Posts Tagged emotional lability

[WEB SITE] Coping with Behavior Problems after Head Injury

Identifying Behavior Problems

Head injury survivors may experience a range of neuro ­psychological problems following a traumatic brain injury. Depending on the part of the brain affected and the severity of the injury, the result on any one individual can vary greatly. Personality changes, memory and judgement deficits, lack of impulse control, and poor concentration are all common. Behavioral changes can be stressful for families and caregivers who must learn to adapt their communication techniques, established relationships, and expectations of what the impaired person can or cannot do.In some cases extended cognitive and behavioral rehabilitation in a residential or outpatient setting will be necessary to regain certain skills. A neuropsychologist also may be helpful in assessing cognitive deficits. However, over the long term both the survivor and any involved family members will need to explore what combination of strategies work best to improve the functional and behavioral skills of the impaired individual.

Personality Changes

Even a person who makes a “good” recovery may go through some personality changes. Family members must be careful to avoid always comparing the impaired person with the way he/she “used to be.” Personality changes are often an exaggeration of the person’s pre-injury personality in which personality traits become intensified. Some changes can be quite striking. It may be, for example, the head injury survivor used to be easy going, energetic, and thoughtful and now seems easily angered, self-absorbed, and unable to show enthusiasm for anything. Nonetheless, try not to criticize or make fun of the impaired person’s deficits. This is sure to make the person feel frustrated, angry, or embarrassed.

Continue —> Coping with Behavior Problems after Head Injury | Health Records

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[WEB SITE] Emotional Problems After Traumatic Brain Injury

Brain injury and emotions

A brain injury can change the way people feel or express emotions. An individual with TBI can have several types of emotional problems.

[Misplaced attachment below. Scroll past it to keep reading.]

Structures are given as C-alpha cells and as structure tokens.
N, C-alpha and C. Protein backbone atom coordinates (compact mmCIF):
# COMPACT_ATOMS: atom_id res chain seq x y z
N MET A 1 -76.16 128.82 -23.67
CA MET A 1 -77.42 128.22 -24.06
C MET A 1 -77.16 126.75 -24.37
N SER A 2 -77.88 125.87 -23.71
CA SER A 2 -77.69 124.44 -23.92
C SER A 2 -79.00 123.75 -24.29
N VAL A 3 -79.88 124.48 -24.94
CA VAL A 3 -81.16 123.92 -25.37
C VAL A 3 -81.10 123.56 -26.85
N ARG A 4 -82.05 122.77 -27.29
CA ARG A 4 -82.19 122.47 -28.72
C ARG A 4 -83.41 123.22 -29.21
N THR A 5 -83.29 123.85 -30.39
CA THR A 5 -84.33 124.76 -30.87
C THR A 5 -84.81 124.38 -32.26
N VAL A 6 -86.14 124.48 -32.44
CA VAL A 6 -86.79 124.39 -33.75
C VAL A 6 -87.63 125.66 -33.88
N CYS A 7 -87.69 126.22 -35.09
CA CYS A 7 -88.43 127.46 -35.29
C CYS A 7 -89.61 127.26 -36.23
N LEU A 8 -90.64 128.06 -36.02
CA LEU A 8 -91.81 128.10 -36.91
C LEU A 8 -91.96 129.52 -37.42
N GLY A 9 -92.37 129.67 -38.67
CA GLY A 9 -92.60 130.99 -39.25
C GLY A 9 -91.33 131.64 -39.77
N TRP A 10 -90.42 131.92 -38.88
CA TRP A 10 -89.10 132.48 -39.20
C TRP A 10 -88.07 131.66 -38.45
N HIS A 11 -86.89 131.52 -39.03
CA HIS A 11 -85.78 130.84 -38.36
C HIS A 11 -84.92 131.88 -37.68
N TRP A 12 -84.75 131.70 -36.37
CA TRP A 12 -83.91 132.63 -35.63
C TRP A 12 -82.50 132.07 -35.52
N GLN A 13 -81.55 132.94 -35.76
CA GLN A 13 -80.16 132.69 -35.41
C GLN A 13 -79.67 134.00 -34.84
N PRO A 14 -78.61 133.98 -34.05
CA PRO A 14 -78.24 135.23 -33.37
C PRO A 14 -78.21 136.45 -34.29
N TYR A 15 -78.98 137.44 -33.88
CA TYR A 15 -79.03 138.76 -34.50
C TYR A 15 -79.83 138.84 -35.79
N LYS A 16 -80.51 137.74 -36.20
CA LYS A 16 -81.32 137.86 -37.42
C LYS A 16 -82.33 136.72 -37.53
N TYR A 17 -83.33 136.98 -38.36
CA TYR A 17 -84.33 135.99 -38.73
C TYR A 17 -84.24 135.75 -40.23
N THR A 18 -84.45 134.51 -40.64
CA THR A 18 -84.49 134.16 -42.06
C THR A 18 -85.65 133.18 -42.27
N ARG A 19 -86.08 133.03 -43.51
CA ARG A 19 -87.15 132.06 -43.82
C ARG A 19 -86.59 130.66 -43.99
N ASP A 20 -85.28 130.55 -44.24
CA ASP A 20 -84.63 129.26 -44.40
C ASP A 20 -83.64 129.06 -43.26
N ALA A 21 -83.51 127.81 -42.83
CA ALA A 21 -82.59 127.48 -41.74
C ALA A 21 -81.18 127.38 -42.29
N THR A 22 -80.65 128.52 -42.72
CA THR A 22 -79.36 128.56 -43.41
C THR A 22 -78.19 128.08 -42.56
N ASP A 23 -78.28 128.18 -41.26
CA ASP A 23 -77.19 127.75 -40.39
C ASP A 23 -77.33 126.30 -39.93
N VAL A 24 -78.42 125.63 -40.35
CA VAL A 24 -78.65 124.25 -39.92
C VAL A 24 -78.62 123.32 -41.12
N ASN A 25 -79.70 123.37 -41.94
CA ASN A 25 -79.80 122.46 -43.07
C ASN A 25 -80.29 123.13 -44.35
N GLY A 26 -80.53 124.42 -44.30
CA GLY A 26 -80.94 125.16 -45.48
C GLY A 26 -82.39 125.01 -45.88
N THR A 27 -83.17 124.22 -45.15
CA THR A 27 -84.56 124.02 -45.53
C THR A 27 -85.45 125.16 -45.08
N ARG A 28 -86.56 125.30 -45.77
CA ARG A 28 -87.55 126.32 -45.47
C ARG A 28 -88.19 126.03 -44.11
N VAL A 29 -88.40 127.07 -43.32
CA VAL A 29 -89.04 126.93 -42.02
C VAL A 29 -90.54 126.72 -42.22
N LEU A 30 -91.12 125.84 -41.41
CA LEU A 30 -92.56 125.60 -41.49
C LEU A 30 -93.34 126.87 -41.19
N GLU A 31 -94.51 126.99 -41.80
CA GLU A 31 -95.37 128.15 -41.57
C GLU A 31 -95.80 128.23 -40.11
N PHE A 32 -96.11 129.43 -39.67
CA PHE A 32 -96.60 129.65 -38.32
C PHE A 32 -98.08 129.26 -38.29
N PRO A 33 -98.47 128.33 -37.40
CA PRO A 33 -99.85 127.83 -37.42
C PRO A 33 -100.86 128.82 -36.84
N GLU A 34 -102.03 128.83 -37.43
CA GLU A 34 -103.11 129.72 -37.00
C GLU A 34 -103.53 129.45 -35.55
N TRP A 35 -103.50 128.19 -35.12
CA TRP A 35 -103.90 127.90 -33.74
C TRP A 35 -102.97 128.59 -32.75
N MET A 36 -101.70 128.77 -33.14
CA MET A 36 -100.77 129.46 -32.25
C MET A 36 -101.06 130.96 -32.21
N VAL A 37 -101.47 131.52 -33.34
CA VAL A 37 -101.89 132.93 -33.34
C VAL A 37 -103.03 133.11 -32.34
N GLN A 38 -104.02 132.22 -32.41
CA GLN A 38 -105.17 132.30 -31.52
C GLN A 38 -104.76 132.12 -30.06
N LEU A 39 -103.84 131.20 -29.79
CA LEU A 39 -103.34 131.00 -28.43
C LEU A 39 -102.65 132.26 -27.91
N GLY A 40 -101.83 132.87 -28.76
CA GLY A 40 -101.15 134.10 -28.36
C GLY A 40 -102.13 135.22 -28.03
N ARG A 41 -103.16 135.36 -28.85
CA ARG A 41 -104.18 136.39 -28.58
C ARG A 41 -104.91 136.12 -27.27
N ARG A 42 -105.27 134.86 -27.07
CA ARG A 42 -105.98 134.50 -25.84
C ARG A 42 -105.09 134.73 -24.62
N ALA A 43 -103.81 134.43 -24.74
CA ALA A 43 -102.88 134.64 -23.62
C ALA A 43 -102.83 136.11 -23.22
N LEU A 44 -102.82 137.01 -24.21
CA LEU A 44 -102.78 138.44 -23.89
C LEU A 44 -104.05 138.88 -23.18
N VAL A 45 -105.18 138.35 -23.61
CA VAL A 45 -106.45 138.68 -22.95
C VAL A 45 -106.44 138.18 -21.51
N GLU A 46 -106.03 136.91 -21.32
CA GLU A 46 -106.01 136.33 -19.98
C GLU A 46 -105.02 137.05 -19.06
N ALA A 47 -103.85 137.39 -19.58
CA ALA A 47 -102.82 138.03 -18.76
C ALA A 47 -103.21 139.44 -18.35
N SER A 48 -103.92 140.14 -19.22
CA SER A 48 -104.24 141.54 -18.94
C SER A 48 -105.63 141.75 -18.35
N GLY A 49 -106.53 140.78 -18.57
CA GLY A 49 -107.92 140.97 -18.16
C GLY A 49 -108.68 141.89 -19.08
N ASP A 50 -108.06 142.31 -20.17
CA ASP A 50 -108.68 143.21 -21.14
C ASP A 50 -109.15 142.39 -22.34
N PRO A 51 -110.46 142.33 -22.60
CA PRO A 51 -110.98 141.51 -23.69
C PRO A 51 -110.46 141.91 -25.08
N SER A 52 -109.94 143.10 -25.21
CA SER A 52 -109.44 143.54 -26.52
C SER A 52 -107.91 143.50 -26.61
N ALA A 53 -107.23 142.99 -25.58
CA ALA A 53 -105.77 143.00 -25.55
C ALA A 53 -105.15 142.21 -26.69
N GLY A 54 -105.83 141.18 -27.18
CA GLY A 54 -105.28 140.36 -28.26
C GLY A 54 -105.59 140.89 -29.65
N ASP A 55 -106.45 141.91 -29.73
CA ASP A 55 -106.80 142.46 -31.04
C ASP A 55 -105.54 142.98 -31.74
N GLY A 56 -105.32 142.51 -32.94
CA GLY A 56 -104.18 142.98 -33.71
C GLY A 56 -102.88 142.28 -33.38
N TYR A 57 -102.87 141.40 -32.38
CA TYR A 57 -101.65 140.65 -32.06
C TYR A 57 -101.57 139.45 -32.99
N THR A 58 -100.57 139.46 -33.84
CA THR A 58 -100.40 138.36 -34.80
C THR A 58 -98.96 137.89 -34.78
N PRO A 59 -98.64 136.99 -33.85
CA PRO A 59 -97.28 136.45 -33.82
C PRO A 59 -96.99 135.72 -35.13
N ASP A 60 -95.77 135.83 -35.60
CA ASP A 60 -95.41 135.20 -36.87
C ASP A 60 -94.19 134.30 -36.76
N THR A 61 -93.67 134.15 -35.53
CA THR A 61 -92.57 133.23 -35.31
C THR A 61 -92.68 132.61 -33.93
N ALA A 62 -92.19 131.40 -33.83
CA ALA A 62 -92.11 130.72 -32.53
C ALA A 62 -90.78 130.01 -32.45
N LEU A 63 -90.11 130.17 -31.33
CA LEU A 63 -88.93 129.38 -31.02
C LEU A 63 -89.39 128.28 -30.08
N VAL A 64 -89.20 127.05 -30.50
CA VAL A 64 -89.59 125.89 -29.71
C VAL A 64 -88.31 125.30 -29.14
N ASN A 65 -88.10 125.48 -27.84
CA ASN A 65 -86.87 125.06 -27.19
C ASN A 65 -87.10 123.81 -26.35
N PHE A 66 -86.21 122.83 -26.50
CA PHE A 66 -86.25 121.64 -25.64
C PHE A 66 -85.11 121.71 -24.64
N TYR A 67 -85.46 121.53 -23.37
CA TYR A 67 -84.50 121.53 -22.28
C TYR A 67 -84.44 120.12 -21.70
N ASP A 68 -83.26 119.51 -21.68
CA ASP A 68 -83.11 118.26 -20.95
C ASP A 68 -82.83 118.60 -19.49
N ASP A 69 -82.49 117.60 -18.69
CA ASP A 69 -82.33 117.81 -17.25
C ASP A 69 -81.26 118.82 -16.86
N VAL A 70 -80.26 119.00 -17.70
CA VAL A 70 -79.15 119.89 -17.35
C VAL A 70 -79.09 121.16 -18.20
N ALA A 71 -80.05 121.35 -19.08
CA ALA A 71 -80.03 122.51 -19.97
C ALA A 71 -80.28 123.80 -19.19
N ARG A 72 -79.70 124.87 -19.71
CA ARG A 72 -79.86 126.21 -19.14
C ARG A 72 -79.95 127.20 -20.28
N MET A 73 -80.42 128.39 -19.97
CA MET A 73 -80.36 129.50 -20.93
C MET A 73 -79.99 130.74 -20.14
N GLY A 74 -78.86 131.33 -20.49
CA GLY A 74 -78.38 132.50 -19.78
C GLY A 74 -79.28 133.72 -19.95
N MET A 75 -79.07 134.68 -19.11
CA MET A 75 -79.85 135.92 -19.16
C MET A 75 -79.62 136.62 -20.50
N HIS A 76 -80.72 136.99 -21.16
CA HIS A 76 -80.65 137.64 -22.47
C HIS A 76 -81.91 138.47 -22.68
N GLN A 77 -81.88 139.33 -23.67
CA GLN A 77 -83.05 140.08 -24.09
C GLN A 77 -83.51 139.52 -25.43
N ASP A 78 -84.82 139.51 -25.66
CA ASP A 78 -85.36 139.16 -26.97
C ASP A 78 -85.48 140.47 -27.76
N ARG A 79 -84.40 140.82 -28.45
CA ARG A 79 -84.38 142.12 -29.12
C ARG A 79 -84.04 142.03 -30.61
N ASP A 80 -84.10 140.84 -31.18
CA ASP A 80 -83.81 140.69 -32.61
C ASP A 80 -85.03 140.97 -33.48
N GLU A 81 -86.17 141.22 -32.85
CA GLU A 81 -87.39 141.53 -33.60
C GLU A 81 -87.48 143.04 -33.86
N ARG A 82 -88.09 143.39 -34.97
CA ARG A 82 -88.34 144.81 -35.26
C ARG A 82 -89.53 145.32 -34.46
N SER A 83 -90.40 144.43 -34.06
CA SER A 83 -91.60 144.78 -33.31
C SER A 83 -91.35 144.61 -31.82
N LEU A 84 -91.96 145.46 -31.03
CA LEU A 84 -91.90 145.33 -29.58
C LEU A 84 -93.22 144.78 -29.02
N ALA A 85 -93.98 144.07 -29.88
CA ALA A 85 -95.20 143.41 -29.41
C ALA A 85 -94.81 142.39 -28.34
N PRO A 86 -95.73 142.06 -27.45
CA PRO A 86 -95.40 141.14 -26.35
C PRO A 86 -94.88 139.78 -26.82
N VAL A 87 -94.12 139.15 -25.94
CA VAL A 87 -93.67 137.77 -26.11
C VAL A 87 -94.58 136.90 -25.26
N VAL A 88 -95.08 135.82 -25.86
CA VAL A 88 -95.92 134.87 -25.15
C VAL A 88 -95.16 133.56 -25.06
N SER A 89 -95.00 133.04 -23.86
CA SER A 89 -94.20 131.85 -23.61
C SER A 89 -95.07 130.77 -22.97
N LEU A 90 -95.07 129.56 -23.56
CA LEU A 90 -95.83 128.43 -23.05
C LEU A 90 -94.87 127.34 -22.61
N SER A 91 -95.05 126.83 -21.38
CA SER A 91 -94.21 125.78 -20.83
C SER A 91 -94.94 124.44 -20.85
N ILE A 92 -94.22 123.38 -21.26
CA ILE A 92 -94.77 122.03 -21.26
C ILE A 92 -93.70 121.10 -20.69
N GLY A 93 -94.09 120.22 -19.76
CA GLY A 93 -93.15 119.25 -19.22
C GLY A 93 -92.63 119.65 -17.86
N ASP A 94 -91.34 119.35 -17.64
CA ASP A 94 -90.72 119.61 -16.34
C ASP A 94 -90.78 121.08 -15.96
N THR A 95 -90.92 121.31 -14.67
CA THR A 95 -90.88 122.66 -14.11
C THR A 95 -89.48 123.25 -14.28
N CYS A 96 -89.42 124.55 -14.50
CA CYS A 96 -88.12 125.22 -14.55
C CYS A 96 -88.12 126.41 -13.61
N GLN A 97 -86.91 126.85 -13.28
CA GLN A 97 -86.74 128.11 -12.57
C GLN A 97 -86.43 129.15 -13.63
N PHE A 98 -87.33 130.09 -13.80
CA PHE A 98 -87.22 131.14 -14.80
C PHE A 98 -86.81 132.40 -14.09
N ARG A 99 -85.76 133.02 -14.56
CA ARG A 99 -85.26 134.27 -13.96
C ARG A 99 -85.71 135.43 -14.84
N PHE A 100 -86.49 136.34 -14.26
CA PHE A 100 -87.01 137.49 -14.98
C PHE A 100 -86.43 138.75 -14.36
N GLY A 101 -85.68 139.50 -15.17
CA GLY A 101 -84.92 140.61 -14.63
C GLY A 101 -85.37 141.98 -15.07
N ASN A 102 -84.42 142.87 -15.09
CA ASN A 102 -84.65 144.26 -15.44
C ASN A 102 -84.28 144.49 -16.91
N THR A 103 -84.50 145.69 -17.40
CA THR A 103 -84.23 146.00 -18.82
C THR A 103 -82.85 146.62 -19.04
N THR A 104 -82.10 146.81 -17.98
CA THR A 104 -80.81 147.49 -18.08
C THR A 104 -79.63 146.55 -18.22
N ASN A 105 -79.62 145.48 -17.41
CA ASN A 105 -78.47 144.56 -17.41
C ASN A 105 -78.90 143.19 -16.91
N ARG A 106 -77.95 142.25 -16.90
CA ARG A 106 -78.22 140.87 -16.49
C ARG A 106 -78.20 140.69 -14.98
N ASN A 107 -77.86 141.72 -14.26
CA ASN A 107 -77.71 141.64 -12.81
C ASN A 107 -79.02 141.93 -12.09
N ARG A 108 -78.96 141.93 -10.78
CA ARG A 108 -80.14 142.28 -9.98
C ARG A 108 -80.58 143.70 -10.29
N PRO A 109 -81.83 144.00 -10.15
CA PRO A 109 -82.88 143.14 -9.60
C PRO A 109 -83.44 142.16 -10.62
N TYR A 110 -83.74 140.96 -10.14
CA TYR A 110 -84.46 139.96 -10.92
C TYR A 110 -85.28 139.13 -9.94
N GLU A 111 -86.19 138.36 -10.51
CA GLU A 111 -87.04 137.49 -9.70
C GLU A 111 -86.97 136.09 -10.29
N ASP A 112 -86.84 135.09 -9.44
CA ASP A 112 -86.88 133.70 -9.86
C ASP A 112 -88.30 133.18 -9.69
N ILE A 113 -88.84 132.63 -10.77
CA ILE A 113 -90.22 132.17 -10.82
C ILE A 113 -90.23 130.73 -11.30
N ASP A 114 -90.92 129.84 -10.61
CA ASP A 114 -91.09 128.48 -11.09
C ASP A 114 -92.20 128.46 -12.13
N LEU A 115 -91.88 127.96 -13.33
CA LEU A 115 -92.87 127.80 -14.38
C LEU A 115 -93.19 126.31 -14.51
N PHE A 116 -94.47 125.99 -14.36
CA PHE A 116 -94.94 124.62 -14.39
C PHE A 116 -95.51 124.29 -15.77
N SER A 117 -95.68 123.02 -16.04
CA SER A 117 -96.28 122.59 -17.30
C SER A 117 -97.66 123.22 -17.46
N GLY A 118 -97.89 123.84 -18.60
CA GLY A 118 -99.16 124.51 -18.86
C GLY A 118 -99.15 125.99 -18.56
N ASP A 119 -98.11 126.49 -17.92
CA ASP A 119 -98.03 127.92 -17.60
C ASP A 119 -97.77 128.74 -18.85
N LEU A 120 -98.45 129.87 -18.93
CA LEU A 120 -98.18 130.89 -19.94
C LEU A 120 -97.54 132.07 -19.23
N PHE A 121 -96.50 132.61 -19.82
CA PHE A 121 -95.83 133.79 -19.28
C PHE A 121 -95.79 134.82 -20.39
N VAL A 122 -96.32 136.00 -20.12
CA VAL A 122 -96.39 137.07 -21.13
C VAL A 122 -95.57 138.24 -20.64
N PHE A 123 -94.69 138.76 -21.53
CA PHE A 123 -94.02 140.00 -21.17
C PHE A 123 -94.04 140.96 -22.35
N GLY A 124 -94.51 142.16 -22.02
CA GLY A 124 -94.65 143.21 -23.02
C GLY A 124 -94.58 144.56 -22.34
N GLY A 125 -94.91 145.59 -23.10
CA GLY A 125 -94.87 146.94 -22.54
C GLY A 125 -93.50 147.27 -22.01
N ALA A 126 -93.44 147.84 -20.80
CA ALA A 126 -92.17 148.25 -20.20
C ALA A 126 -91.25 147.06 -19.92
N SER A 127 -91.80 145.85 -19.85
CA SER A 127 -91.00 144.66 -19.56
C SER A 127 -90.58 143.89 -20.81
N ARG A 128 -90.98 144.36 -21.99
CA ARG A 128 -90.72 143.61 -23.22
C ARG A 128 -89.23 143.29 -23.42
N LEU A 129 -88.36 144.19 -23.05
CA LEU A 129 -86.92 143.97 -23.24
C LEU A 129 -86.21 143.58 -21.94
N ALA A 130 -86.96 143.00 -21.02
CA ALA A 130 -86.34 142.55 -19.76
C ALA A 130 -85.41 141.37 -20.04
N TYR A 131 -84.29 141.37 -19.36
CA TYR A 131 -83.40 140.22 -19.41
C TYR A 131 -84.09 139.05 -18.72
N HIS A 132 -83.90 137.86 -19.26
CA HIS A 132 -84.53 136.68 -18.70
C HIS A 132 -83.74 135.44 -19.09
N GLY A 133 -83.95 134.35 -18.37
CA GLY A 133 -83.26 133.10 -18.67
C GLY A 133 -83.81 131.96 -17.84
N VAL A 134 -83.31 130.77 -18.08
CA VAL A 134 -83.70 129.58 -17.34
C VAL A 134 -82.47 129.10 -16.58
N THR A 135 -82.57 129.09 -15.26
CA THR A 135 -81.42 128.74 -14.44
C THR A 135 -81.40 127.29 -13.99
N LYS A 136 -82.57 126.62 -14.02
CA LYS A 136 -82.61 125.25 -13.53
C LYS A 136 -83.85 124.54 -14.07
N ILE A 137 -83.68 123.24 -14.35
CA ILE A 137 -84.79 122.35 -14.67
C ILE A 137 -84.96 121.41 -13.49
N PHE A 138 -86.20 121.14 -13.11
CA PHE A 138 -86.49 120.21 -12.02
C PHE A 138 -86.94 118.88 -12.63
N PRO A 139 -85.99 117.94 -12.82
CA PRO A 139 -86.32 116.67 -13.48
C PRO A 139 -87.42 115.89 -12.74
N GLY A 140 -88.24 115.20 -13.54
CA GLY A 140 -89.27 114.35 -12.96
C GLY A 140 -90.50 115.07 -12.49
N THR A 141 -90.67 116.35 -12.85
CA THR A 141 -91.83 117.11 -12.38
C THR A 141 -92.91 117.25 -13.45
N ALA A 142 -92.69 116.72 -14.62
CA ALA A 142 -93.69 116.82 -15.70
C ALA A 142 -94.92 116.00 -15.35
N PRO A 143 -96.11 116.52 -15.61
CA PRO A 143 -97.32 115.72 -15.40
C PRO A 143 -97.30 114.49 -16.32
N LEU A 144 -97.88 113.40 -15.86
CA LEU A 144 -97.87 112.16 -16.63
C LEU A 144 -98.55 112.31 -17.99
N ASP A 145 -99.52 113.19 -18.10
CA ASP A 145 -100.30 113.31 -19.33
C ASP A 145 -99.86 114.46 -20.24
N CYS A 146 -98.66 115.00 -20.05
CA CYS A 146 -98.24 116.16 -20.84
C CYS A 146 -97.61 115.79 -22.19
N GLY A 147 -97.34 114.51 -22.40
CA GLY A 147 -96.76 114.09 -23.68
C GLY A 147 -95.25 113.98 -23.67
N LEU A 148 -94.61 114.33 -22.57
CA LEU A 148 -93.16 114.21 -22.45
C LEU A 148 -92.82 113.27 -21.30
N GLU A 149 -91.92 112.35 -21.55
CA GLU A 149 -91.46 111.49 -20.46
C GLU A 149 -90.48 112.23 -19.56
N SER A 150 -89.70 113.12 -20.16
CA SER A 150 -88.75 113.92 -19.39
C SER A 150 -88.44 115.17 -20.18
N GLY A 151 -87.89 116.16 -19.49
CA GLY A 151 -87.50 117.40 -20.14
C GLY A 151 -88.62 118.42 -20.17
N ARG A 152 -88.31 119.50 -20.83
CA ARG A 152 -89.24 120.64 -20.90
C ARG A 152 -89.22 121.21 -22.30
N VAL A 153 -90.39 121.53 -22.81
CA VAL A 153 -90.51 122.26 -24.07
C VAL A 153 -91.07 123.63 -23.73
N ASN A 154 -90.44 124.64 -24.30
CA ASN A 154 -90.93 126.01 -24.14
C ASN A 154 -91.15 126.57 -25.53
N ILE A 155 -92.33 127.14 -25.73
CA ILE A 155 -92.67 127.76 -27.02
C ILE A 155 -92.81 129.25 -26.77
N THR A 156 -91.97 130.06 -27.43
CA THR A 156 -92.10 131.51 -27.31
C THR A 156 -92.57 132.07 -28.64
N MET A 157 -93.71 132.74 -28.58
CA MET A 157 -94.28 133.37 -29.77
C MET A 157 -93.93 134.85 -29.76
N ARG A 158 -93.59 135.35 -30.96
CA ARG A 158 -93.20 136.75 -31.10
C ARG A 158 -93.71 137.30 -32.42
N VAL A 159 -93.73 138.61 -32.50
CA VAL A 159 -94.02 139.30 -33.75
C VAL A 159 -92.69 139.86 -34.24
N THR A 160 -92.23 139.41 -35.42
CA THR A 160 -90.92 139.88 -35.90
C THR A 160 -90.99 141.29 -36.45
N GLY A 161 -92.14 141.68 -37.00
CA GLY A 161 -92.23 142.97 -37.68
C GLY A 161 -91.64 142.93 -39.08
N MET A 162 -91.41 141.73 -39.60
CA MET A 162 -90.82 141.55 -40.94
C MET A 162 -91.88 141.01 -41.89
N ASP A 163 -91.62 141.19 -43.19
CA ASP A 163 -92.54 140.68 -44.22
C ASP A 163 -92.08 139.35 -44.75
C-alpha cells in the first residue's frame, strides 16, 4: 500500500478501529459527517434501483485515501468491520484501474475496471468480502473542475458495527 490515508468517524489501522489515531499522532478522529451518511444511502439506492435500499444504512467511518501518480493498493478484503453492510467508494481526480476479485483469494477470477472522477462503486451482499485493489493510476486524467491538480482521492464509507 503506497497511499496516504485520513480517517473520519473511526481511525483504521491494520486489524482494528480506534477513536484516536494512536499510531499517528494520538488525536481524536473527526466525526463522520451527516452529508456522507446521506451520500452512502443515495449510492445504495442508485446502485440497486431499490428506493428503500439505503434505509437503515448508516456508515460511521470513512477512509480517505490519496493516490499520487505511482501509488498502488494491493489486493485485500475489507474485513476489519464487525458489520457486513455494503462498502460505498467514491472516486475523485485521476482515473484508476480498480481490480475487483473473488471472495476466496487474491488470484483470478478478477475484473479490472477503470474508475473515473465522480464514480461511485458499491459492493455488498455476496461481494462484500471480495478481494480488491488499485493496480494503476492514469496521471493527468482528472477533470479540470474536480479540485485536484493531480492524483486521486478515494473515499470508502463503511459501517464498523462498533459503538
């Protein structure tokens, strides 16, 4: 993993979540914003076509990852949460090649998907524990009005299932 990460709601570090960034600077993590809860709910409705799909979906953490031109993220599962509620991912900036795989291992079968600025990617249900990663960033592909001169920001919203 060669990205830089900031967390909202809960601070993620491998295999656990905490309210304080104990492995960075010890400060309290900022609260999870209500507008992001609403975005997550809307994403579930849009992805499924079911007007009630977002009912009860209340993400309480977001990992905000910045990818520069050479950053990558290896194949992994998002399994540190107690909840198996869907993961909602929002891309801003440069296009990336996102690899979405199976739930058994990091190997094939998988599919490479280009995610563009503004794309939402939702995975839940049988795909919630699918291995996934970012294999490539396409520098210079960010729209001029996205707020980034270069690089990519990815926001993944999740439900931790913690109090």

Difficulty controlling emotions or “mood swings”

Some people may experience emotions very quickly and intensely but with very little lasting effect. For example, they may get angry easily but get over it quickly. Or they may seem to be “on an emotional roller coaster” in which they are happy one moment, sad the next and then angry. This is called emotional lability.

What causes this problem?

  • Mood swings and emotional lability are often caused by damage to the part of the brain that controls emotions and behavior.
  • Often there is no specific event that triggers a sudden emotional response. This may be confusing for family members who may think they accidently did something that upset the injured person.
  • In some cases the brain injury can cause sudden episodes of crying or laughing. These emotional expressions or outbursts may not have any relationship to the way the persons feels (in other words, they may cry without feeling sad or laugh without feeling happy). In some cases the emotional expression may not match the situation (such as laughing at a sad story). Usually the person cannot control these expressions of emotion.

What can be done about it?

  • Fortunately, this situation often improves in the first few months after injury, and people often return to a more normal emotional balance and expression.
  • If you are having problems controlling your emotions, it is important to talk to a physician or psychologist to find out the cause and get help with treatment.
  • Counseling for the family can be reassuring and allow them to cope better on a daily basis.
  • Several medications may help improve or stabilize mood. You should consult a physician familiar with the emotional problems caused by brain injury.

What family members and others can do:

  • Remain calm if an emotional outburst occurs, and avoid reacting emotionally yourself.
  • Take the person to a quiet area to help him or her calm down and regain control.
  • Acknowledge feelings and give the person a chance to talk about feelings.
  • Provide feedback gently and supportively after the person gains control.
  • Gently redirect attention to a different topic or activity.

more –> Emotional Problems After Traumatic Brain Injury.

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